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Looking for really good Carne Asada recipe

post #1 of 10
Thread Starter 

We enjoyed Carne Asada so much (usually on tostadas) when we were out west.

The recipe I liked the best, you could definitely taste lime - and possibly some orange?

Anyone have a great Carne Asada recipe?

 

What cut of meat would you use?  If I were guessing, I'd say what we had was from flank steak, but much thinner.   Could you use a fattier meat and slice it very thinly - like half thawed so you could slice it really thin?

 

I'm just guessing here.

post #2 of 10

IndyGal,

 

There is another thread out there on carne asada, but I remember posting in it regarding cooking technique, and I don't remember if there is an actual recipe there.  At any rate, it is one of my favorite things to prepare on the grill, whether to serve with rice, tortillas, or grilled veggies.  The lime/orange flavor you picked up on could have been sour orange, which I know some recipes call for.  If you really liked that flavor you can usually find sour oranges at your local latin market - cuban style mojo marinade is another recipe where sour oranges really add that extra zing. 

 

But I digress, especially because my carne asada recipe doesn't use sour oranges!

 

You can use flank or skirt, but I prefer skirt.  I don't like slicing it ahead of time for two reasons - first, it increases the surface area for the marinade to penetrate which can be a good thing, but with such a strong flavored marinade, it could overwhelm the actual beef flavor.  Second, I really like the char and additional flavor imparted by grilling the meat, which you can't really do once it's sliced.  I will suggest trimming/cleaning the skirt pretty thoroughly before putting it in the marinade.  This is what I was recommended in the other thread on carne asada and it worked like a charm.  It allows you to cook it super hot super fast to a nice medium rare and not have a lot of un rendered fat getting in your way.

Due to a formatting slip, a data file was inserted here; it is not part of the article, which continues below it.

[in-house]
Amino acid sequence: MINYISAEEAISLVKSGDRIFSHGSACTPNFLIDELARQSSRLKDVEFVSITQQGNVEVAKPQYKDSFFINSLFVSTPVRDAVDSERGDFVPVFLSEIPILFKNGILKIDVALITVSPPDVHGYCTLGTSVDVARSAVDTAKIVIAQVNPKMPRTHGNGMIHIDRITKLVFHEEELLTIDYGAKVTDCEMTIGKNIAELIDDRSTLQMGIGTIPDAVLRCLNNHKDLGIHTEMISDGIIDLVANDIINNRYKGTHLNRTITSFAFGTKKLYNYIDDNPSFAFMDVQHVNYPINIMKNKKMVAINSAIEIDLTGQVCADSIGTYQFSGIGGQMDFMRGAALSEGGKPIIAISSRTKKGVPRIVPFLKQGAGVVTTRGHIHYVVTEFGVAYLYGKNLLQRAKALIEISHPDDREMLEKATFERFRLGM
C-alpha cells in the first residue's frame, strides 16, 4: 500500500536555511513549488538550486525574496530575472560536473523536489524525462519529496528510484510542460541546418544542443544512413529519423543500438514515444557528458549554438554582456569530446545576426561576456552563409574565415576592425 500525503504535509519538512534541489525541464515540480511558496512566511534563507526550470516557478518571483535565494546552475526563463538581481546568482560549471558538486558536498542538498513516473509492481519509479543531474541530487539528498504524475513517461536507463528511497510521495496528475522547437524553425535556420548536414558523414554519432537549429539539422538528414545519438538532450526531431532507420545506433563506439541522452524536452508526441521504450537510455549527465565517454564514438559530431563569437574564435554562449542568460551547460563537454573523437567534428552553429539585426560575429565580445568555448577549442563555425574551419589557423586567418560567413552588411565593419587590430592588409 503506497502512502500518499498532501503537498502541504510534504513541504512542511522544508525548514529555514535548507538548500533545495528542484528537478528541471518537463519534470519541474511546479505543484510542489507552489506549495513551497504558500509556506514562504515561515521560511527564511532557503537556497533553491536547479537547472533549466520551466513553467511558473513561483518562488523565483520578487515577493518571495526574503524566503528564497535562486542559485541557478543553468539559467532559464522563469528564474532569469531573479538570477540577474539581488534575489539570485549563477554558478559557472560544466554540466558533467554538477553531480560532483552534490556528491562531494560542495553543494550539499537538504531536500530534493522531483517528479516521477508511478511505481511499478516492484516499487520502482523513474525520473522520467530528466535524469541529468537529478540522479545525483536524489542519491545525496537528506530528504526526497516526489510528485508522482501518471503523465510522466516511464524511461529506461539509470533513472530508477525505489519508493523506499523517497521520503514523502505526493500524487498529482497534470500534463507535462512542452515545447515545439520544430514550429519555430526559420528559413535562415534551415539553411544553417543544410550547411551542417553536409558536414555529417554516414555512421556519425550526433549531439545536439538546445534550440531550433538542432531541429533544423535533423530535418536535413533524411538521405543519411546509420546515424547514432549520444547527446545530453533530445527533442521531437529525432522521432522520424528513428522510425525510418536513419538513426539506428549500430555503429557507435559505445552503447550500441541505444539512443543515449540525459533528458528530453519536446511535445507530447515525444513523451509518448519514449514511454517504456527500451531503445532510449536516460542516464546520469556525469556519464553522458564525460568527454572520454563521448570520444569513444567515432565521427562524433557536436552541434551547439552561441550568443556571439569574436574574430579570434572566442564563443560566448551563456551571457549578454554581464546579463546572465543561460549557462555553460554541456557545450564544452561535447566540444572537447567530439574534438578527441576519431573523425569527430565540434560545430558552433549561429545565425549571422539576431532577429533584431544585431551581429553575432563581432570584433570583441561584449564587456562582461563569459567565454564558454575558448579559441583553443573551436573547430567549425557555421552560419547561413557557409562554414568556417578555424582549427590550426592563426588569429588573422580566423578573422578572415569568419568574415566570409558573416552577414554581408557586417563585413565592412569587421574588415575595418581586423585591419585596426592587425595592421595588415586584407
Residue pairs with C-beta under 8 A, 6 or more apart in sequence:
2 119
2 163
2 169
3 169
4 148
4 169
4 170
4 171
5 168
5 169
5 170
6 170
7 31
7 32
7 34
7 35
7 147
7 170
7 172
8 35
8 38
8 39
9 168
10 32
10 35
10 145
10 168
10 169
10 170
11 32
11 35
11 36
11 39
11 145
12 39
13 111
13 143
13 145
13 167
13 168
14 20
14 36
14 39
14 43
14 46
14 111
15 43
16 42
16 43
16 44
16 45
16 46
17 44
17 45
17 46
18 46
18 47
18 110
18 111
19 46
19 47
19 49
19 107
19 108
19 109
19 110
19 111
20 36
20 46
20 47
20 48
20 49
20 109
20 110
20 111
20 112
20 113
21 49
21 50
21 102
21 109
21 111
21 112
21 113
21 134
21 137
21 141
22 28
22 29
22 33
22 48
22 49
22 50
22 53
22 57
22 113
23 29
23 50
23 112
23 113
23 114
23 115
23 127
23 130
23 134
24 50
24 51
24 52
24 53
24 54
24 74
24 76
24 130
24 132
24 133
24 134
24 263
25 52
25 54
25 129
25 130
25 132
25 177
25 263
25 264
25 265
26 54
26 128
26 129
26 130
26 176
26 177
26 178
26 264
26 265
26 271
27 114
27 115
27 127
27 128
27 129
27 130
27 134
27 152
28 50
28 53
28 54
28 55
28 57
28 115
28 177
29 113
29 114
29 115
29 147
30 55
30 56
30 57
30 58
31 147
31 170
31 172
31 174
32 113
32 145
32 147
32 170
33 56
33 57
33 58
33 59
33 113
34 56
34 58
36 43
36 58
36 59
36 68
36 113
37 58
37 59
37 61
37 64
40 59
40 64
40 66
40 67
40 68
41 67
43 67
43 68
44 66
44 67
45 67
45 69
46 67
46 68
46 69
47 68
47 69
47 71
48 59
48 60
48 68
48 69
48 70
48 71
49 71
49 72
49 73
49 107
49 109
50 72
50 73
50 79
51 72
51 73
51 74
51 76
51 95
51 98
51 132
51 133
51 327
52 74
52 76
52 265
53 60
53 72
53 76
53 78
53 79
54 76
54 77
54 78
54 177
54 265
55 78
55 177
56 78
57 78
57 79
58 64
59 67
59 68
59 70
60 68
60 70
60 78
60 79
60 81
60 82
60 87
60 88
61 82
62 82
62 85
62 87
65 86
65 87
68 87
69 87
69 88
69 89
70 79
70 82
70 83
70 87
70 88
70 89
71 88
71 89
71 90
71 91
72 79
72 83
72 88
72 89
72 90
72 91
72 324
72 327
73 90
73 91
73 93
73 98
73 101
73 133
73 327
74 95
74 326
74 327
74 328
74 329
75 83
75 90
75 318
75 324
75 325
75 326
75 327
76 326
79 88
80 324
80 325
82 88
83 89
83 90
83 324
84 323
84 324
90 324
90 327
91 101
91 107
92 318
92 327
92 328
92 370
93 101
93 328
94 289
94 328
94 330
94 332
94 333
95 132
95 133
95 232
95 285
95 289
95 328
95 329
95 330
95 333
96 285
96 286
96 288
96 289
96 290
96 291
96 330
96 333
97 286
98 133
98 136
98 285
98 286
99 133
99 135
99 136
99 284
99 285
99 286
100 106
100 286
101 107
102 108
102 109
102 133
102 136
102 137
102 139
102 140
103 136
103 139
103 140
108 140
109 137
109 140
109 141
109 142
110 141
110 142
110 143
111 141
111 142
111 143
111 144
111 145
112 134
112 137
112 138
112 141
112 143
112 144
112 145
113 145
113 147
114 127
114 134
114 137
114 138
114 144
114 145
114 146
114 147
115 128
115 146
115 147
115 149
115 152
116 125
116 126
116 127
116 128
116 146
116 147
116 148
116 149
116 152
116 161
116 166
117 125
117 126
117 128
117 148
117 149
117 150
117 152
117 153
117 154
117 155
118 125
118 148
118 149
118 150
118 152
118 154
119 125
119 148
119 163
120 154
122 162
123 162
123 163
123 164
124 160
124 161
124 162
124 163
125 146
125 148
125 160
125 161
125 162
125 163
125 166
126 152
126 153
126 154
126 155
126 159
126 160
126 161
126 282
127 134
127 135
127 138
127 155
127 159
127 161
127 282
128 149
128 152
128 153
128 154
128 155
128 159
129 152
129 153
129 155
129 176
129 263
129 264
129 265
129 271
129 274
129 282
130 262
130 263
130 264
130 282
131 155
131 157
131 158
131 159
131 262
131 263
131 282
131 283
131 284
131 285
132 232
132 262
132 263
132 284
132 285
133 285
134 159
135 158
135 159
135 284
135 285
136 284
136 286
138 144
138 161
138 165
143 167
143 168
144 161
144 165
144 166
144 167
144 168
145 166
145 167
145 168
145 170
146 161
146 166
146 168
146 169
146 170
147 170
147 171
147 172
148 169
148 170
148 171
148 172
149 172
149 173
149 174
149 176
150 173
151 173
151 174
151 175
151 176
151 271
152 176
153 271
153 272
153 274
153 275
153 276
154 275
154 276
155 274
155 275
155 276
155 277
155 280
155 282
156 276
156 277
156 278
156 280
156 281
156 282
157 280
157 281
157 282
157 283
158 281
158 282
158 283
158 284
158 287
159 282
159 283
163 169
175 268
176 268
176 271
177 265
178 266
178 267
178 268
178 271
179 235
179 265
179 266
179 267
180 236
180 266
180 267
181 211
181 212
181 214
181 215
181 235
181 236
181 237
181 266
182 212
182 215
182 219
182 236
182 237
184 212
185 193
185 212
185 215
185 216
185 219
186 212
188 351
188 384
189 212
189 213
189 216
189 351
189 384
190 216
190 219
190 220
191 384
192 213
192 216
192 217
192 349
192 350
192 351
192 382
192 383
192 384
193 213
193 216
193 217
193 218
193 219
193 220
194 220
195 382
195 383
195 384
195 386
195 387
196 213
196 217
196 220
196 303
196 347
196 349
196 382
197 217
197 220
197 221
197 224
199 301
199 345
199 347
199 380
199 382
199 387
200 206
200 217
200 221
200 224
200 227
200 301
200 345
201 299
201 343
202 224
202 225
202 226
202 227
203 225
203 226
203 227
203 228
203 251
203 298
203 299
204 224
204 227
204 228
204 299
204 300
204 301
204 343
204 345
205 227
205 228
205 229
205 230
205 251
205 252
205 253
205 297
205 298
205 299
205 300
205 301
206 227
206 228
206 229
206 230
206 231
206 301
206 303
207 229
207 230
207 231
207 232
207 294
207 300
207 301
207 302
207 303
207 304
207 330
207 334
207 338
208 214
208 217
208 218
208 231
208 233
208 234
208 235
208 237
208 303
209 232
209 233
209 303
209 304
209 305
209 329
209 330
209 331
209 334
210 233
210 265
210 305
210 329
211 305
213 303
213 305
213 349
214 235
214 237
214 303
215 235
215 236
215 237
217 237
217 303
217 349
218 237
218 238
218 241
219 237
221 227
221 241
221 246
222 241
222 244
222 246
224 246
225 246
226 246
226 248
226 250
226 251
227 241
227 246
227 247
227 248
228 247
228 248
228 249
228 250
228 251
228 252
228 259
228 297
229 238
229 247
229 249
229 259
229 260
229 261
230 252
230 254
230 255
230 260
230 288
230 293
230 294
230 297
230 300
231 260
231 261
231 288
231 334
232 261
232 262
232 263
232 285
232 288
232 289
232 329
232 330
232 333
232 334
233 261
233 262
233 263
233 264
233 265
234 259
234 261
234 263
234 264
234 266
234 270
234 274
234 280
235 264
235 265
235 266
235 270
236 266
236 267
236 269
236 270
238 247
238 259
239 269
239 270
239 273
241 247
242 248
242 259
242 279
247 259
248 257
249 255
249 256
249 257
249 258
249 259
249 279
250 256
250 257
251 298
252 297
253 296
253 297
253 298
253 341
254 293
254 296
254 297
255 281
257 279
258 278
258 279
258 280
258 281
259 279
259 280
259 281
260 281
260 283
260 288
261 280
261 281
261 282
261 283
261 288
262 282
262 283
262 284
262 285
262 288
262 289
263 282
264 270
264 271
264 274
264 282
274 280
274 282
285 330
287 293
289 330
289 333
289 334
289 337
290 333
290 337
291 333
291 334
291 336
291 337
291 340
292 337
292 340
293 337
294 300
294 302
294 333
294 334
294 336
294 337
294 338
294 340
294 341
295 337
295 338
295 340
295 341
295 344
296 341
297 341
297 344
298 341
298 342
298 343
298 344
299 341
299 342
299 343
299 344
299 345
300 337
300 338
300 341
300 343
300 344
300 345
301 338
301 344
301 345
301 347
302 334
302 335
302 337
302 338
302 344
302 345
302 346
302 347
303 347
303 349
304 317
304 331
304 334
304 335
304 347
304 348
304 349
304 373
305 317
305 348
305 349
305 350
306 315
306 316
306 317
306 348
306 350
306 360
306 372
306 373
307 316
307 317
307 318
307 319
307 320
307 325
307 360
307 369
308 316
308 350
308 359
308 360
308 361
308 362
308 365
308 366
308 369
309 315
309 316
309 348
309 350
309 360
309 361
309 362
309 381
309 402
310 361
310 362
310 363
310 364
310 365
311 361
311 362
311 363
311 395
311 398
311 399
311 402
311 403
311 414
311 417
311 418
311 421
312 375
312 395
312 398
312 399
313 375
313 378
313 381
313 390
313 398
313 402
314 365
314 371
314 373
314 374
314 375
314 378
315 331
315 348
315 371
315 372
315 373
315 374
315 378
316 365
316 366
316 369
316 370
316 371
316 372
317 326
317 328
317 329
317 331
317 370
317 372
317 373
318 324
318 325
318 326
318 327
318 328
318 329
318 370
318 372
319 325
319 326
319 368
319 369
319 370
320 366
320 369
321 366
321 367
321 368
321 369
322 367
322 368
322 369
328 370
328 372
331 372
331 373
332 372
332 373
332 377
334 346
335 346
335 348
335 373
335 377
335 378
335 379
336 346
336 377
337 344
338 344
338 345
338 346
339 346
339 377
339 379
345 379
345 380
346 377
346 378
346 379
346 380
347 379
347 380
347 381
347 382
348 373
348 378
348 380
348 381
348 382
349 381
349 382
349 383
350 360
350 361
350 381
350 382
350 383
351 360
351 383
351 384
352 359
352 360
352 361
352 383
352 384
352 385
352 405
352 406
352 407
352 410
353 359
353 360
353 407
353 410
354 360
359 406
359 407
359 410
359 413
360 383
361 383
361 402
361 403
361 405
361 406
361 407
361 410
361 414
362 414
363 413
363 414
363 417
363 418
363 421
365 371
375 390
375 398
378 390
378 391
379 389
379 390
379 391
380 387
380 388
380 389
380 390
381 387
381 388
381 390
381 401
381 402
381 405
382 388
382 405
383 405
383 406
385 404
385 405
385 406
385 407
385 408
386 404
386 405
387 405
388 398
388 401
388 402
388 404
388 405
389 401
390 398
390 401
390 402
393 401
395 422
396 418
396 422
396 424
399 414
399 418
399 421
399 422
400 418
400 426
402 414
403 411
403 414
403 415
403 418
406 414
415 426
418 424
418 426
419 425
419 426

Now for the marinade.  There are probably endless variations out there but after a good bit of tweaking and delicious experimentation, this is mine:

 

1/3 cup white vinegar

1/2 cup soy sauce

2 limes juiced

1/2 cup olive oil

1 tsp salt

1 tsp black pepper

1 tsp garlic pdr

1 tsp onion pdr

1 tsp chili pdr

1 tsp dried oregano

1 tsp cumin

1 tsp paprika

1/2 cup beer

2 jalapenos sliced

3 cloves garlic sliced

 

That's it - put your trimmed skirt in the marinade for as long as your patiene will allow - I like a good 4-6 hours usually.  Before grilling, make sure to wipe the steak clean of any bits of garlic or jalapeno as those will burn on a hot grill - not tasty in my opinion. 

 

Hope you like it!  Let us know how it turns out and if you come across any delicious modifications to this recipe, let me know cause I'd love to give it a try!

post #3 of 10
post #4 of 10
All carne asada u find in the carnicerias is either ranchera (skirt steak) or dios mio ( chuckeye roll). Most Ppl like to use ranchera for grilling but I have used dios mio on the grill before and it works just fine. Keep in mind ranchera will cook to medium in seconds and dios mio will take a bit longer to render down the fat. Mostly taquerias just put salt on their asada but a good simple marinade is a hoppy beer ( like an IPA) and fresh lemon juice, let it sit for 2-4 hours then salt the meat and grill. The beer and lemon not only put a great flavor but also tenderize the meat.
post #5 of 10
Thread Starter 

Thank you so much Jay, the recipe looks great!